Piaget may have been surprised by the children but psychologists were shocked by Piaget. The prevailing method in psychology is not his clinical method but the experimental method. Since he had never taken a course in psychology, Piaget did not know how he was supposed to do psychological research. Even if he were to have taken a course at the height of his fame, he would probably have flunked. He breaks all the hallowed rules of the hallowed halls. He does not review the relevant experiments of his colleagues or conduct experiments of his own. He does not set up precise hypotheses and the level of significance at which they will be knocked down. He does not select a careful sample of subjects. He does not manipulate an independent variable, control extraneous variables, and observe the effect on a dependent variable. In short, he does not use the experimental method.

Let us look in turn at the various rules Piaget breaks and his rationale (or rationalization?) for breaking them.

  • Piaget makes no attempt to review the relevant literature except for occasional references to his own previous work. But --- he ties his own work together beautifully and then ties this work to other disciplines. Every aspect of development from thumb-sucking in the new-born infant to problem solving in the adolescent is included within the same coherent framework and is anchored solidly to biology on one side and to epistemology on the other. A man can afford to be an island when he is a continent.
  • Piaget does not specify dependent and independent variables nor control extraneous variables. He seems to think that all variables should be interdependent and certainly that no variable should be controlled. He conducts demonstrations rather than experiments. But --- the clinical method is more appropriate than the experimental method. In the clinical method, the behavior of the child determines the procedure of the psychologist, whereas in the experimental method, the procedure of the psychologist tends to determine the behavior of the child. The experiment often reveals more about the thinking of the experimenter than about the thinking of the subject.
  • Piaget seldom uses statistics or specifies the number of subjects in his sample or the method by which they were selected. But --- sampling and statistical techniques are required only in studying superficial variables. No one questioned the generalization of heart transplants merely because the first patient was only one individual and a South African. Piaget is dealing with such basic cognitive processes in species Homo sapiens that what is true of his daughter Jacqueline can reasonably be said to be true of all children.
  • Since he is using the clinical rather than the experimental method, Piaget can provide only mere descriptions, and not explanations, of phenomena. But --- there is nothing "mere" about description. "E equals MC squared" is a description. Descriptive studies of development have fallen into disrepute merely because, in unimaginative heads, they have produced only variations of the proposition that "kids get better at doing things as they get older". Piaget has made descriptive studies of development respectable again.
  • In summary, Piaget might argue as follows: The experimental method is indeed a powerful instrument which has contributed a great deal to our understanding of our world and of ourselves. The logic of the experiment is impeccable. If you vary the independent variable, control all the extraneous variables, and observe any significant change in the dependent variable, then you can say that your manipulation of the independent variable is cause and the change in the dependent variable is effect. Such cause-effect relationships are the basic building blocks of science. But --- what is questionable, however, is not the logic of the experiment but the assumption that this logic is appropriate for the study of all phenomena. It is not the logic used in thinking by children nor is it the most appropriate logic for the study of thinking by children. The experimental design is determined by the prejudice of the experimenter about how children think. This forces children either to think how the experimenter thinks they should think or to perversely continue to think how they do think (causing the experimenter to stomp off muttering about confounding variables and confounded children).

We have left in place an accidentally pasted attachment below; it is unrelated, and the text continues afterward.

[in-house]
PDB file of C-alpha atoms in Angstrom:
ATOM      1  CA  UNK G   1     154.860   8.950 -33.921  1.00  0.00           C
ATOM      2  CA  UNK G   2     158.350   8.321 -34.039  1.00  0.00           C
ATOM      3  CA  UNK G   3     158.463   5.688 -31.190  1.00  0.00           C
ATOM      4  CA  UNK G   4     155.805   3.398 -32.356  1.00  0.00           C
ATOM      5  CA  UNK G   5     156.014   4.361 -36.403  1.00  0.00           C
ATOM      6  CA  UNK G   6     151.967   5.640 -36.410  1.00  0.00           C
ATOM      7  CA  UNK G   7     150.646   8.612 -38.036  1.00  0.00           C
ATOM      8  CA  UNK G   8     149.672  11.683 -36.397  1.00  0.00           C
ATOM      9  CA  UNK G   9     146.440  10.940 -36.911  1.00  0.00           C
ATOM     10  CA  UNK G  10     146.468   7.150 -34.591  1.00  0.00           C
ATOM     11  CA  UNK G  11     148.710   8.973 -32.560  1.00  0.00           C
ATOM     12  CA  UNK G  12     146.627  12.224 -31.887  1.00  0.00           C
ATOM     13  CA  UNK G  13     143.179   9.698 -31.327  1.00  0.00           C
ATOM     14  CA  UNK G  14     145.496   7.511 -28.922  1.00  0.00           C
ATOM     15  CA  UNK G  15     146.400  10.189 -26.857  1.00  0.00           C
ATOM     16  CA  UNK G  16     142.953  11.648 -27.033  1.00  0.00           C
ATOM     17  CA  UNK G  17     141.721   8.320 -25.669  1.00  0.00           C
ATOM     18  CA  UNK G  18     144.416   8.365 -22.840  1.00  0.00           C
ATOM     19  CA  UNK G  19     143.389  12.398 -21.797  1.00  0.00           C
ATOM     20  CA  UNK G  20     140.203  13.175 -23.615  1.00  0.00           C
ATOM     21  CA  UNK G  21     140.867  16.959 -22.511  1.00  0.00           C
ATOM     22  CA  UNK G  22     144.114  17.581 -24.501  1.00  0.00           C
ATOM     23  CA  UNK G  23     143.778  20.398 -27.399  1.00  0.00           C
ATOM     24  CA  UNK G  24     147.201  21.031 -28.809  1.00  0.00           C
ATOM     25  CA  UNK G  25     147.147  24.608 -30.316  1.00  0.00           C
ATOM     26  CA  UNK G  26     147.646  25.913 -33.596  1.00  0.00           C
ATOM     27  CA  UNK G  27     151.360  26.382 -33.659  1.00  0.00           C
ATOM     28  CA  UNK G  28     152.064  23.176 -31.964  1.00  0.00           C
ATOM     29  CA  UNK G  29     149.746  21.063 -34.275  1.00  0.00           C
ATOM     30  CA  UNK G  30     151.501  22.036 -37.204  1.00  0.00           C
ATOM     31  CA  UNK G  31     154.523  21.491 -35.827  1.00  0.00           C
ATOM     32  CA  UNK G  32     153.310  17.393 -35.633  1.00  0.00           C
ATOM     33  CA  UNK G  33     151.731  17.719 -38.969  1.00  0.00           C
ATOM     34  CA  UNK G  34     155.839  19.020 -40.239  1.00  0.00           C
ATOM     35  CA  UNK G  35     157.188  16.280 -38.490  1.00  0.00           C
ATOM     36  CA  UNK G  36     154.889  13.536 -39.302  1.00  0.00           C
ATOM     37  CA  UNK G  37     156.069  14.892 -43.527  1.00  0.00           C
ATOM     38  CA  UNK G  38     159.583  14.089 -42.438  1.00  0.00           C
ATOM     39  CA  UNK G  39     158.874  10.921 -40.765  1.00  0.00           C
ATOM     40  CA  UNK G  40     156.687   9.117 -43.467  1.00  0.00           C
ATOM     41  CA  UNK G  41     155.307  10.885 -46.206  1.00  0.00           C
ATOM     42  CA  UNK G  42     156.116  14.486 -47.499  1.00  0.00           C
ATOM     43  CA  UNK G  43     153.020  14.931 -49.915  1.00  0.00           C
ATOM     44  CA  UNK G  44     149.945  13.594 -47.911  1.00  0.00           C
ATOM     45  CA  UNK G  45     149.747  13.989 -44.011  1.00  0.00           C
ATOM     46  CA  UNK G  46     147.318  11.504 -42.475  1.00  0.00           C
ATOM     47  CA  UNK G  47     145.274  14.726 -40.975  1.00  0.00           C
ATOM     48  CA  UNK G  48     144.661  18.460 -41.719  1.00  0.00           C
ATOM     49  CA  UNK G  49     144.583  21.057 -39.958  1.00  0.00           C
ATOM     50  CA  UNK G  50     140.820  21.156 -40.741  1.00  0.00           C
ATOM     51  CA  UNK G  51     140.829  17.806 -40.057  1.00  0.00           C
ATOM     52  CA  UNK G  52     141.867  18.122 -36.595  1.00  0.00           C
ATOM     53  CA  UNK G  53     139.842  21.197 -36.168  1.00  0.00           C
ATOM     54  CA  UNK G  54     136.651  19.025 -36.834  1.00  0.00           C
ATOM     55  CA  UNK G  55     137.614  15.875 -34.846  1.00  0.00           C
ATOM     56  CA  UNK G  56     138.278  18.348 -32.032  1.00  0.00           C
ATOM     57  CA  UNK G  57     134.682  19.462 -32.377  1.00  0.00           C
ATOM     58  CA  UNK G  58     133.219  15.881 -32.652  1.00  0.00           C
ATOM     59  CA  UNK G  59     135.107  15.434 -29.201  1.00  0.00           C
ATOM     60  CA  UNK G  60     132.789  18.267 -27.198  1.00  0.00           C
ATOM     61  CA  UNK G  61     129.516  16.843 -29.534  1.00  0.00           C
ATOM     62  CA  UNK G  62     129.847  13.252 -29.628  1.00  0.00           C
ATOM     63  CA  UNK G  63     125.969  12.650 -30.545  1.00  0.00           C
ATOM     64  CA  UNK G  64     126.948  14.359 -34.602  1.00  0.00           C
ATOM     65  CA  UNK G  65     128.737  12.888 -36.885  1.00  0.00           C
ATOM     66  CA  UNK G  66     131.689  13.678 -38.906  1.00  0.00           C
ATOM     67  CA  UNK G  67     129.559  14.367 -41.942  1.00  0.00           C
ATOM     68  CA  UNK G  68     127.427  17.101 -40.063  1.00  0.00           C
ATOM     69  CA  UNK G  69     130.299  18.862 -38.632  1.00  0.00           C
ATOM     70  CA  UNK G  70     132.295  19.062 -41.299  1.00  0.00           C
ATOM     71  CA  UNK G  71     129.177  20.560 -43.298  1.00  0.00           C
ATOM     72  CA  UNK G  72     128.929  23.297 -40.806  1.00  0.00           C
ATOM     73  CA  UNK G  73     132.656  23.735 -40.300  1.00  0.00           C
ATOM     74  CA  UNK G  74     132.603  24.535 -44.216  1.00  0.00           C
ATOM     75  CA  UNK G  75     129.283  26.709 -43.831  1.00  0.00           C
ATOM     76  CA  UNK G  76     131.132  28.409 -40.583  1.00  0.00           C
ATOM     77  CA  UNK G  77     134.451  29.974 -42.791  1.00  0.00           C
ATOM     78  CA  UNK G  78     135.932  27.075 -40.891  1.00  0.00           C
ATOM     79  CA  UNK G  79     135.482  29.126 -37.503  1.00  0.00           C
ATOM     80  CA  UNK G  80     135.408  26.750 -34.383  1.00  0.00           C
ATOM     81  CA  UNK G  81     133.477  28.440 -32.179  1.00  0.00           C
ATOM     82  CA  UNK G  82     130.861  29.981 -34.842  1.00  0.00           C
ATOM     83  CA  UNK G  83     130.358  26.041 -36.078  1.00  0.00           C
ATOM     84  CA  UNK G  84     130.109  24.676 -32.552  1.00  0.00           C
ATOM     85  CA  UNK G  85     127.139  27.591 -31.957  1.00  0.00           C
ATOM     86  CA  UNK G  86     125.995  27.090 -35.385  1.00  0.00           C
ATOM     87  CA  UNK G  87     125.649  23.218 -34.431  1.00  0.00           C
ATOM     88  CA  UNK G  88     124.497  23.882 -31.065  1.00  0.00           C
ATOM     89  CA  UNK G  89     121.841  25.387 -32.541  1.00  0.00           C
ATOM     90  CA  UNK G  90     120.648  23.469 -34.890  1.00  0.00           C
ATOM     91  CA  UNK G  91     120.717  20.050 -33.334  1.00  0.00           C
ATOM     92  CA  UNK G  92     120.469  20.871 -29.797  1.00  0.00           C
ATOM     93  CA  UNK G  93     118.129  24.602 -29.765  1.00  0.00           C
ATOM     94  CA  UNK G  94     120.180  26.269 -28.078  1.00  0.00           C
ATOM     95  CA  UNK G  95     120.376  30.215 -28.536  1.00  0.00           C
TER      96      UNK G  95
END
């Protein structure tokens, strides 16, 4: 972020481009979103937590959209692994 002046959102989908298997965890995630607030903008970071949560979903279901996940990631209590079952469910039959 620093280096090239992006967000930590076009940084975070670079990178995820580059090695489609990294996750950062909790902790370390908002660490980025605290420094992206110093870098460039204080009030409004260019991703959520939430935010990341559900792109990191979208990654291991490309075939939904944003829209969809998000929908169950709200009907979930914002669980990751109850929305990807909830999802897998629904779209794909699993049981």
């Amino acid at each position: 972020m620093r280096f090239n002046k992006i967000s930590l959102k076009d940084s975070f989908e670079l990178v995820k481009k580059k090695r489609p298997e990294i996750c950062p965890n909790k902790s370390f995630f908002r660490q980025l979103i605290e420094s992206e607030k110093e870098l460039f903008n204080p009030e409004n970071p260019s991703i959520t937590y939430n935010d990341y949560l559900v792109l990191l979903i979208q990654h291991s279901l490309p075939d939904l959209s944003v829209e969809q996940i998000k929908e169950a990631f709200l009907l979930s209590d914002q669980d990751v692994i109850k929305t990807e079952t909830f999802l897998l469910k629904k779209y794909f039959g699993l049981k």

• In order to preserve the spontaneous thinking of the child, it is necessary to use the clinical method, in which the behavior of the child determines the behavior of the adult. If you want to know how children think, you ask them - you don't tell them. This would seem obvious. You can't get to know by assuming that you already know. You ask them but you don't ask them directly: "Hey, kid, are you adapting to your environment through alternating assimilations and accommodations?" They don't know how they think either. Indeed, I don't know how I think and you probably don't know how you think. However, children think without knowing how they do it just as cows transform grass into milk without knowing how they do it.

    Children are, in a sense, the world's foremost authorities on thinking as children and Piaget was the world's foremost authority on thinking about children thinking as children. So they work together. Children think and Piaget thinks about their thinking. Piaget and his army of children have, together, developed a coherent and comprehensive description of cognitive development from child to adult. They have painted in bold, broad strokes the general outline of the cognitive development of our species and another army of disciples, ably led by Piaget's long-time colleague, Barbel Inhelder, are filling in the details.